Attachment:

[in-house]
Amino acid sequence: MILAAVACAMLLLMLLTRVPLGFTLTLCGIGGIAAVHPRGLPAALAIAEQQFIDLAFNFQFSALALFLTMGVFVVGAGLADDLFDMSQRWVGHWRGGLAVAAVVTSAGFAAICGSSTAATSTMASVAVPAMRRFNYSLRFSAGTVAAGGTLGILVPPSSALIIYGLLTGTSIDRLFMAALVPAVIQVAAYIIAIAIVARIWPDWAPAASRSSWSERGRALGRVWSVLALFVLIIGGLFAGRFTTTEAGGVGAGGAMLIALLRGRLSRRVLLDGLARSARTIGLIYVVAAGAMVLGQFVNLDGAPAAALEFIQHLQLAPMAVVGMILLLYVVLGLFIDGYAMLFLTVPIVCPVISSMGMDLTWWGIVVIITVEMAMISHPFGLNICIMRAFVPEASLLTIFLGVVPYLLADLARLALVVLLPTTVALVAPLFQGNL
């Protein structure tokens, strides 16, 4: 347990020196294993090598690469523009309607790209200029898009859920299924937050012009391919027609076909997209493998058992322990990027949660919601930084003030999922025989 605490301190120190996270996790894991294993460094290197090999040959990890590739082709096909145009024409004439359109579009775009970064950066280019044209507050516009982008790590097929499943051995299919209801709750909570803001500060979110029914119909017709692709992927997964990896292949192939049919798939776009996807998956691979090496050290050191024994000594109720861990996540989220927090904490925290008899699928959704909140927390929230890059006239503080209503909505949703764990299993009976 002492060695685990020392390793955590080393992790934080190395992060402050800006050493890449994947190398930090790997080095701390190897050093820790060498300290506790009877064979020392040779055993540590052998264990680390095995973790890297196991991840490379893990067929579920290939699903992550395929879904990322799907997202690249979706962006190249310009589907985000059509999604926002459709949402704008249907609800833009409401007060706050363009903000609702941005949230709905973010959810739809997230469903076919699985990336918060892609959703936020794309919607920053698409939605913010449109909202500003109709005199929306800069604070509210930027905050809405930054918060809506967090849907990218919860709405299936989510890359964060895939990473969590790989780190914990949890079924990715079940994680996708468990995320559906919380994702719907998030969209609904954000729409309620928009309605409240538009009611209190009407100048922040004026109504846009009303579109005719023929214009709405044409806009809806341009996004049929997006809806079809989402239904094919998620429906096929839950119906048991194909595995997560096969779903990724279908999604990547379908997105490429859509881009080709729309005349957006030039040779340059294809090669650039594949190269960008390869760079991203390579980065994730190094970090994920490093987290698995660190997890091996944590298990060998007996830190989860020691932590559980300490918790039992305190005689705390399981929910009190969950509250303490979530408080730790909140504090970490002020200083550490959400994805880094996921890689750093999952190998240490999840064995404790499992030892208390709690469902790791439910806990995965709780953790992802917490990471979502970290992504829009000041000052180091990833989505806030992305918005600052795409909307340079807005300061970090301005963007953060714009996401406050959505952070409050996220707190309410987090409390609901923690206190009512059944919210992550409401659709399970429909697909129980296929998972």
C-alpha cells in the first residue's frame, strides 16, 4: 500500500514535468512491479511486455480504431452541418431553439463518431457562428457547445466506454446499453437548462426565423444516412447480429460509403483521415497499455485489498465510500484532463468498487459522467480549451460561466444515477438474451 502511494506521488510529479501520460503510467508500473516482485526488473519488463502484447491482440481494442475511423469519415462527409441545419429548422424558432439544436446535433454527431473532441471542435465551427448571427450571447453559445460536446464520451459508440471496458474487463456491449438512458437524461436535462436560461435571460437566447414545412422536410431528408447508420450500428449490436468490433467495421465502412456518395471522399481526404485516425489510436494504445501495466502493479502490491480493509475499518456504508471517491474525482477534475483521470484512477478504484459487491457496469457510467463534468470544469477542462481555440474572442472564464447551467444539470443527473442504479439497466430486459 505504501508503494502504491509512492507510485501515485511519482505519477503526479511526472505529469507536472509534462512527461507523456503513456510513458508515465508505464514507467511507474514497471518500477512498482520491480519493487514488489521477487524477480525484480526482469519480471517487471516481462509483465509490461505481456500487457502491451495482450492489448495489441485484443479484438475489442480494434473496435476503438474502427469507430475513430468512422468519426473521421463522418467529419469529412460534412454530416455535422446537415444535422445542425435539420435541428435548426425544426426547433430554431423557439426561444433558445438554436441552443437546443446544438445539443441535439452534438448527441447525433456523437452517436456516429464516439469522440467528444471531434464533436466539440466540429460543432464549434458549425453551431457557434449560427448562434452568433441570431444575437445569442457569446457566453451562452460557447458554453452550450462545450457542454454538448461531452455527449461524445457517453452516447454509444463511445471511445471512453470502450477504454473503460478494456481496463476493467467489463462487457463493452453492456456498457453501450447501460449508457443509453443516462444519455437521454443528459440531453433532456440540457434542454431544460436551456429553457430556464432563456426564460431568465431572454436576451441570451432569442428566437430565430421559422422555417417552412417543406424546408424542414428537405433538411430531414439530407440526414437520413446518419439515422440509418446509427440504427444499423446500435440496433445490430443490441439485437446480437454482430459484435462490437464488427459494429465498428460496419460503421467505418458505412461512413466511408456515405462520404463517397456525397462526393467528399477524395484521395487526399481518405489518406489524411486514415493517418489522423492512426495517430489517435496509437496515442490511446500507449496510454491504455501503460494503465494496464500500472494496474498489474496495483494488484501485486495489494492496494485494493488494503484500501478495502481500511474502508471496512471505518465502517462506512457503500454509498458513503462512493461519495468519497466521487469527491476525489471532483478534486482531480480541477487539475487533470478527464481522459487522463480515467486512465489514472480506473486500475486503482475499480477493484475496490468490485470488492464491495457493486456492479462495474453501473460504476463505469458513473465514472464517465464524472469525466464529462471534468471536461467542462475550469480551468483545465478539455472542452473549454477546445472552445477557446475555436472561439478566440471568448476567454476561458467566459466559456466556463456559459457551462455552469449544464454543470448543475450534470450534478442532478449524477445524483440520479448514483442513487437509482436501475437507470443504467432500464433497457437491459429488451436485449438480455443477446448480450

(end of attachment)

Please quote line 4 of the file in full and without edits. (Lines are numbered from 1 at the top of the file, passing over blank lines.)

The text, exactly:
C-alpha cells in the first residue's frame, strides 16, 4: 500500500514535468512491479511486455480504431452541418431553439463518431457562428457547445466506454446499453437548462426565423444516412447480429460509403483521415497499455485489498465510500484532463468498487459522467480549451460561466444515477438474451 502511494506521488510529479501520460503510467508500473516482485526488473519488463502484447491482440481494442475511423469519415462527409441545419429548422424558432439544436446535433454527431473532441471542435465551427448571427450571447453559445460536446464520451459508440471496458474487463456491449438512458437524461436535462436560461435571460437566447414545412422536410431528408447508420450500428449490436468490433467495421465502412456518395471522399481526404485516425489510436494504445501495466502493479502490491480493509475499518456504508471517491474525482477534475483521470484512477478504484459487491457496469457510467463534468470544469477542462481555440474572442472564464447551467444539470443527473442504479439497466430486459 505504501508503494502504491509512492507510485501515485511519482505519477503526479511526472505529469507536472509534462512527461507523456503513456510513458508515465508505464514507467511507474514497471518500477512498482520491480519493487514488489521477487524477480525484480526482469519480471517487471516481462509483465509490461505481456500487457502491451495482450492489448495489441485484443479484438475489442480494434473496435476503438474502427469507430475513430468512422468519426473521421463522418467529419469529412460534412454530416455535422446537415444535422445542425435539420435541428435548426425544426426547433430554431423557439426561444433558445438554436441552443437546443446544438445539443441535439452534438448527441447525433456523437452517436456516429464516439469522440467528444471531434464533436466539440466540429460543432464549434458549425453551431457557434449560427448562434452568433441570431444575437445569442457569446457566453451562452460557447458554453452550450462545450457542454454538448461531452455527449461524445457517453452516447454509444463511445471511445471512453470502450477504454473503460478494456481496463476493467467489463462487457463493452453492456456498457453501450447501460449508457443509453443516462444519455437521454443528459440531453433532456440540457434542454431544460436551456429553457430556464432563456426564460431568465431572454436576451441570451432569442428566437430565430421559422422555417417552412417543406424546408424542414428537405433538411430531414439530407440526414437520413446518419439515422440509418446509427440504427444499423446500435440496433445490430443490441439485437446480437454482430459484435462490437464488427459494429465498428460496419460503421467505418458505412461512413466511408456515405462520404463517397456525397462526393467528399477524395484521395487526399481518405489518406489524411486514415493517418489522423492512426495517430489517435496509437496515442490511446500507449496510454491504455501503460494503465494496464500500472494496474498489474496495483494488484501485486495489494492496494485494493488494503484500501478495502481500511474502508471496512471505518465502517462506512457503500454509498458513503462512493461519495468519497466521487469527491476525489471532483478534486482531480480541477487539475487533470478527464481522459487522463480515467486512465489514472480506473486500475486503482475499480477493484475496490468490485470488492464491495457493486456492479462495474453501473460504476463505469458513473465514472464517465464524472469525466464529462471534468471536461467542462475550469480551468483545465478539455472542452473549454477546445472552445477557446475555436472561439478566440471568448476567454476561458467566459466559456466556463456559459457551462455552469449544464454543470448543475450534470450534478442532478449524477445524483440520479448514483442513487437509482436501475437507470443504467432500464433497457437491459429488451436485449438480455443477446448480450